Malaria and the cloak of invisibility
An international team of scientists has discovered a key molecule that helps the malaria parasite evade the human body's immune system. Partially funded by the EU-backed EVIMALAR ('Towards the establishment of a permanent European virtual institute dedicated to malaria research') project and presented in the journal Cell Host & Microbe, the findings of this study could provide fresh insight into how the parasite that triggers disease can dodge the defences built by the immune system. EVIMALAR, meanwhile, is funded under the Health Theme of the EU's Seventh Framework Programme (FP7) to the tune of EUR 12 million.
Led by the Australia-based Walter and Eliza Hall Institute of Medical Research, researchers from Australia, Japan, the Netherlands and the United Kingdom identified how this crucial molecule is behind the 'invisibility cloak' the parasite uses to hide from the body's defence mechanism. This molecule also helps the parasites' offspring to remember how to 'produce' the cloak.
Professor Alan Cowman from the Infection and Immunity division of the Walter and Eliza Hall Institute of Medical Research and his team found the molecule that controls the genetic expression of PfEMP1 (Plasmodium falciparum erythrocyte membrane protein 1), a protein that is responsible for triggering disease during malaria infection.
'The molecule that we discovered, named PfSET10, plays an important role in the genetic control of PfEMP1, an essential parasite protein that is used during specific stages of parasite development for its survival,' explains senior author Professor Cowman. 'This is the first protein that has been found at what we call the "active" site, where control of the genes that produce PfEMP1 occurs. Knowing the genes involved in the production of PfEMP1 is key to understanding how this parasite escapes the defences deployed against it by our immune system.'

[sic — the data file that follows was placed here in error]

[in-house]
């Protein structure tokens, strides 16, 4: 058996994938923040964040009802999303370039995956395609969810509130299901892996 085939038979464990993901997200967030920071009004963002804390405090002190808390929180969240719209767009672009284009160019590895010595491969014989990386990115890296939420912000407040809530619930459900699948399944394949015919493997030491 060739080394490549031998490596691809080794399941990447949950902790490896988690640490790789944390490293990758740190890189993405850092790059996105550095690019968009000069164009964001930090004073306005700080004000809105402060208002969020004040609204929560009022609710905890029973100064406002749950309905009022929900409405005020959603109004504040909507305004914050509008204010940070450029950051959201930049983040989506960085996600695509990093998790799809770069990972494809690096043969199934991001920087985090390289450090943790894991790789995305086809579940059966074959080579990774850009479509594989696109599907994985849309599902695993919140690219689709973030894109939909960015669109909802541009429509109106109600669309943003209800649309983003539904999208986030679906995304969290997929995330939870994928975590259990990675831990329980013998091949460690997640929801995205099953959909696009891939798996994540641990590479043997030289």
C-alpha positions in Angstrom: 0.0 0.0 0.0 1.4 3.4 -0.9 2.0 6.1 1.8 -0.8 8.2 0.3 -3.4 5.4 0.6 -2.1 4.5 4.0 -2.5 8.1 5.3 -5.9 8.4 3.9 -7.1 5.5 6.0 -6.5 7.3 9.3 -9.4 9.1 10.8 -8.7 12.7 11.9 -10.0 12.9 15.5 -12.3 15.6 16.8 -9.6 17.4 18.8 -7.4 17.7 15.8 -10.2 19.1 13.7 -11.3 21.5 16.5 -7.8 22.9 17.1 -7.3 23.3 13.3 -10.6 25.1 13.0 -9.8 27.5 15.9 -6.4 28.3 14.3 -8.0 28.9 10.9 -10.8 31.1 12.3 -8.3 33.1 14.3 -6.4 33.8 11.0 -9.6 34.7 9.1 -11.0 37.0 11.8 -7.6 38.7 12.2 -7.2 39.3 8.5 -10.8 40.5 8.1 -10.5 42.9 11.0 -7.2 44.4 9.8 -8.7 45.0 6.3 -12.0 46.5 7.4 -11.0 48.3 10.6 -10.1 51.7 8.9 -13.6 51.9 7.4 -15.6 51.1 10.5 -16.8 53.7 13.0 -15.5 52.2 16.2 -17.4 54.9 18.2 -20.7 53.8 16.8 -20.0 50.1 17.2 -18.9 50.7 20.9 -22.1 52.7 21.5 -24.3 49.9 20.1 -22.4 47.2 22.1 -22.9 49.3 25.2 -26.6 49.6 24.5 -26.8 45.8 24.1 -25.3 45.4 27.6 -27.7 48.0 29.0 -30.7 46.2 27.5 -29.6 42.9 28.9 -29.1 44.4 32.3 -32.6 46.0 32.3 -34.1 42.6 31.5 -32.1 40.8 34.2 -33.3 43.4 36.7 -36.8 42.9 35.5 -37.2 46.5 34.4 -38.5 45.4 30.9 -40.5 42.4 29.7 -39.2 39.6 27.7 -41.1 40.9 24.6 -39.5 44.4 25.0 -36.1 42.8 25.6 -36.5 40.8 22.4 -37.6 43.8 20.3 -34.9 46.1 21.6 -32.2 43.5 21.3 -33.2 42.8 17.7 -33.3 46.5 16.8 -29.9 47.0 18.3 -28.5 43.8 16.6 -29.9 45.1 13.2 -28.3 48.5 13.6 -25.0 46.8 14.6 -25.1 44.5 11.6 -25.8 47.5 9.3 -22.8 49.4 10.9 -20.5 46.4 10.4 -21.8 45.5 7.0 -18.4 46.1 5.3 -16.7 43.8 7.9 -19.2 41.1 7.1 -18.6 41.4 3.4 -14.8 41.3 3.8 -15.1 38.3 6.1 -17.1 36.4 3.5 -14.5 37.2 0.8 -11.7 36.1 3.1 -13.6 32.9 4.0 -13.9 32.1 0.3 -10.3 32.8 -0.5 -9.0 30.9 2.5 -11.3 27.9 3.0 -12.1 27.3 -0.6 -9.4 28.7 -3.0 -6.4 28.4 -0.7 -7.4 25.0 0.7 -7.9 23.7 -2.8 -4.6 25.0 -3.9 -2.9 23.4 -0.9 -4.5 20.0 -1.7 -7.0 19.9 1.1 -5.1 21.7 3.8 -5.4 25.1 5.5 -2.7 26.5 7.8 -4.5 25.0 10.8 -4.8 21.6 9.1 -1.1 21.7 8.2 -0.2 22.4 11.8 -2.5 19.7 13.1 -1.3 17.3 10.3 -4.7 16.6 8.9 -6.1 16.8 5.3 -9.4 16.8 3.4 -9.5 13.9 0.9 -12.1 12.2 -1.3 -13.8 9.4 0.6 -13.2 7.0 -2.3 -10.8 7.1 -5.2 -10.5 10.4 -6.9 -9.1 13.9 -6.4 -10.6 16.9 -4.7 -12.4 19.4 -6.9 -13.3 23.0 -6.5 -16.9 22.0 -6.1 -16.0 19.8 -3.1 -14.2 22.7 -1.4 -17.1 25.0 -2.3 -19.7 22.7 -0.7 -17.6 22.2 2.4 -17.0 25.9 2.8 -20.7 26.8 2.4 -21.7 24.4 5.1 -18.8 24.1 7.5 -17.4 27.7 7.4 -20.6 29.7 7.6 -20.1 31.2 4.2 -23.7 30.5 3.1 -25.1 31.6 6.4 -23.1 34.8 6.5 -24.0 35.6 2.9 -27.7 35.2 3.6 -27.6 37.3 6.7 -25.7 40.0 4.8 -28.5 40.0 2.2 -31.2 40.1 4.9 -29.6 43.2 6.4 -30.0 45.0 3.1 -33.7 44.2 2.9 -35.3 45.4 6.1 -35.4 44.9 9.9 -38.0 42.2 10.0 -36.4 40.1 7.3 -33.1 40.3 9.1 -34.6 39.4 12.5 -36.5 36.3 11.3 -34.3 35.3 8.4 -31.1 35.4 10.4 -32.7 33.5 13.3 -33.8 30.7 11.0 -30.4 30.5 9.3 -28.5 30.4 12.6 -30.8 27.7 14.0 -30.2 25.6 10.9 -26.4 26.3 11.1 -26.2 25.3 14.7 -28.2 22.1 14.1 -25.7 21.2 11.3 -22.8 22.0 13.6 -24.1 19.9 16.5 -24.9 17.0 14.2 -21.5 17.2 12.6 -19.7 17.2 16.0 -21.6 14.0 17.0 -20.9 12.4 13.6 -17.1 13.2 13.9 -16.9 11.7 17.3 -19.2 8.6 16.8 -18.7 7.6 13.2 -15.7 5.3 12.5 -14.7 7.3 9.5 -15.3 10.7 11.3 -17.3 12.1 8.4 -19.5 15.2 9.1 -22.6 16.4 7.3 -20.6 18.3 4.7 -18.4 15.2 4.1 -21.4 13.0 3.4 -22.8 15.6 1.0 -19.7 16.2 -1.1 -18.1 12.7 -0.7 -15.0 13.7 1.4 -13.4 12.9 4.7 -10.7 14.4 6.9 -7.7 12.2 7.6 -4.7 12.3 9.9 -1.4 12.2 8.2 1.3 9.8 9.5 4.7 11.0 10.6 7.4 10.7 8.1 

Malaria infection gets a boost from PfEMP1 in two ways: first, PfEMP1 allows the parasite to stick to cells on the internal lining of blood vessels; and two, it facilitates the parasite's journey during its escape from destruction. With respect to the first factor, by sticking to cells, the infected cells cannot be eliminated from the body. As for the second factor, the genetic code of the PfEMP1 protein is modified, thus allowing some of the parasites to pass undetected.
All this can be described as a 'cloak of invisibility', making it tricky for the immune system to pick up on the parasite-infected cells. This, say the researchers, is one of the reasons scientists have not been able to develop a viable malaria vaccine.
Putting the spotlight on the PfSET10 molecule is the first step in piecing together the puzzle of how the parasite uses PfEMP1 as an invisibility clock to hide itself from the immune system.
'As we better understand the systems that control how the PfEMP1 protein is encoded and produced by the parasite, including the molecules that are involved in controlling the process,' says Professor Cowman, 'we will be able to produce targeted treatments that would be more effective in preventing malaria infection in the approximately 3 billion people who are at risk of contracting malaria worldwide.'
Over 250 million people are infected with malaria each year. More than 650 000 people die from this disease, and the majority of victims are children.